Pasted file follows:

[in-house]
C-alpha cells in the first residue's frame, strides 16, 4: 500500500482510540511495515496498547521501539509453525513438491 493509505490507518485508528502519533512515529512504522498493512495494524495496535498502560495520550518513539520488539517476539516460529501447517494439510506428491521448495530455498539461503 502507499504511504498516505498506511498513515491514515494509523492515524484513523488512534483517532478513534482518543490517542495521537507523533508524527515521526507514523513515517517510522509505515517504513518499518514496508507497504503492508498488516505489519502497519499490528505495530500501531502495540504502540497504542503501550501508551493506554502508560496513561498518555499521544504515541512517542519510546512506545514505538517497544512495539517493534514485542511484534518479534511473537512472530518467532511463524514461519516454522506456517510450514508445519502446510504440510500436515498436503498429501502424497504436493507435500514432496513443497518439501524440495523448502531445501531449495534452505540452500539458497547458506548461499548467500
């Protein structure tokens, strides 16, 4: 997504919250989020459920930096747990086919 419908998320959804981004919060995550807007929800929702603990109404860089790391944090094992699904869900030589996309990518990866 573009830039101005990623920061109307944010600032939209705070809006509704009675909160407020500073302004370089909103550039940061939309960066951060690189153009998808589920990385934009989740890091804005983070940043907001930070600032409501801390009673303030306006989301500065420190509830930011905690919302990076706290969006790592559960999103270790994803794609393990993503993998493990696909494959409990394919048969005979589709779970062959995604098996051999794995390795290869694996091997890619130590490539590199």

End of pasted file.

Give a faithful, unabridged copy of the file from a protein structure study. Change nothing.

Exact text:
[in-house]
C-alpha cells in the first residue's frame, strides 16, 4: 500500500482510540511495515496498547521501539509453525513438491 493509505490507518485508528502519533512515529512504522498493512495494524495496535498502560495520550518513539520488539517476539516460529501447517494439510506428491521448495530455498539461503 502507499504511504498516505498506511498513515491514515494509523492515524484513523488512534483517532478513534482518543490517542495521537507523533508524527515521526507514523513515517517510522509505515517504513518499518514496508507497504503492508498488516505489519502497519499490528505495530500501531502495540504502540497504542503501550501508551493506554502508560496513561498518555499521544504515541512517542519510546512506545514505538517497544512495539517493534514485542511484534518479534511473537512472530518467532511463524514461519516454522506456517510450514508445519502446510504440510500436515498436503498429501502424497504436493507435500514432496513443497518439501524440495523448502531445501531449495534452505540452500539458497547458506548461499548467500
């Protein structure tokens, strides 16, 4: 997504919250989020459920930096747990086919 419908998320959804981004919060995550807007929800929702603990109404860089790391944090094992699904869900030589996309990518990866 573009830039101005990623920061109307944010600032939209705070809006509704009675909160407020500073302004370089909103550039940061939309960066951060690189153009998808589920990385934009989740890091804005983070940043907001930070600032409501801390009673303030306006989301500065420190509830930011905690919302990076706290969006790592559960999103270790994803794609393990993503993998493990696909494959409990394919048969005979589709779970062959995604098996051999794995390795290869694996091997890619130590490539590199």